There are two things about that which are worth thinking about. First, let’s assume that an alien civilization has decided to target our planet. They want to move here because their own planet is dying (The War of the Worlds), or they want our water (Battle Los Angeles) or even our gold (Cowboys vs. Aliens) or maybe just everything we have (Independence Day).  Presumably they would have scouted us, at the very least with telescopes, probably with unmanned probes and even manned reconnaissance missions. One would think, therefore, that they would have at the very least assumed that Earth’s atmosphere might possibly contain microscopic threats against which the invading soldiers would require protection. After all, when we sent our astronauts to the moon they took precautions against contamination, even though we were pretty sure there was nothing alive up there. You can be assured that when we finally send astronauts to Mars or other planets, they will be well-prepared to deal with any viruses or other nuisances they might encounter on the surface.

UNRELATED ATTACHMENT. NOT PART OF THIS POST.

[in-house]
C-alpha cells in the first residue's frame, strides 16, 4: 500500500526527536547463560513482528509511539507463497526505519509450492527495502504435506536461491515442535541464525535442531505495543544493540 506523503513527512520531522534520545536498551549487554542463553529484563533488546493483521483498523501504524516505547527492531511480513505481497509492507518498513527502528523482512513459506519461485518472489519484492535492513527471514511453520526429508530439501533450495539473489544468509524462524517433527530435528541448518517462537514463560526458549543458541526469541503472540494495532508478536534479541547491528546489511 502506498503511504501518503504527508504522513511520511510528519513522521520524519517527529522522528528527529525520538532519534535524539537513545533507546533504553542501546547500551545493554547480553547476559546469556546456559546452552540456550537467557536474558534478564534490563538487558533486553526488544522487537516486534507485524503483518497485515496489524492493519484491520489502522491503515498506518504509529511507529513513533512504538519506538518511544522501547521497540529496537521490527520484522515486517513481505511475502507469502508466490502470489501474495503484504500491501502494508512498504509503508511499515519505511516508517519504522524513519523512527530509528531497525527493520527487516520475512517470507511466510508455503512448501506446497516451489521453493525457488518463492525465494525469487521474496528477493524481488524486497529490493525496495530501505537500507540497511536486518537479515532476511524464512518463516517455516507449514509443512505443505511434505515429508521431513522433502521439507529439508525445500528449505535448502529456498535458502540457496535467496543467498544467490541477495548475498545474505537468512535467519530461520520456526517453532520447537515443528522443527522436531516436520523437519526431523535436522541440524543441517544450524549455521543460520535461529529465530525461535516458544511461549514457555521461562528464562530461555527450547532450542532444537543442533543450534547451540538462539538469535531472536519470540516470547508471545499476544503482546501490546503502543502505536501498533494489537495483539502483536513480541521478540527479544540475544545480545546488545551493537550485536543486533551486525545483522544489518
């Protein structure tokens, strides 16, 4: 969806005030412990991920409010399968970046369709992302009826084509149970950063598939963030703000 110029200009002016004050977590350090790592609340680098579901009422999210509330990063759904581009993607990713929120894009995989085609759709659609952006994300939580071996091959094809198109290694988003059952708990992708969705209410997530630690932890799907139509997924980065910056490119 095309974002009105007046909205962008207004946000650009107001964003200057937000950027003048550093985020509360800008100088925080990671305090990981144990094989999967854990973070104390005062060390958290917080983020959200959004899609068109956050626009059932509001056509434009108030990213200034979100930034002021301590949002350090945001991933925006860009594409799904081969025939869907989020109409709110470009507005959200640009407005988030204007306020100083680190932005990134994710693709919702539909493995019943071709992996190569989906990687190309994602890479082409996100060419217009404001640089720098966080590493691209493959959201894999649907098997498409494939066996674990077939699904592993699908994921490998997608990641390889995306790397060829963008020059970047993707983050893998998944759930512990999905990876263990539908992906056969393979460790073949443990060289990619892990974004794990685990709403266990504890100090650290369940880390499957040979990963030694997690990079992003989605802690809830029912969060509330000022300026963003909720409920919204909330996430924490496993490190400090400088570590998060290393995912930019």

One would think Wells might possibly have thought of that. A civilization that is technologically advanced enough to cross interplanetary space and wage war against another civilization is not stupid enough to fail to consider something as obvious as potential environmental threats. But maybe not. When European explorers first came to North America, they had tremendous technological advantages over the natives, most prominently firearms and horses. Even with those advantages, they were helpless against something they picked up in contact with Native Americans: syphilis. If Wells had indeed considered keeping the Martians protected from Earth diseases, then how could they possibly be defeated? The good guys had to win in the end, so somehow the Martians had to die.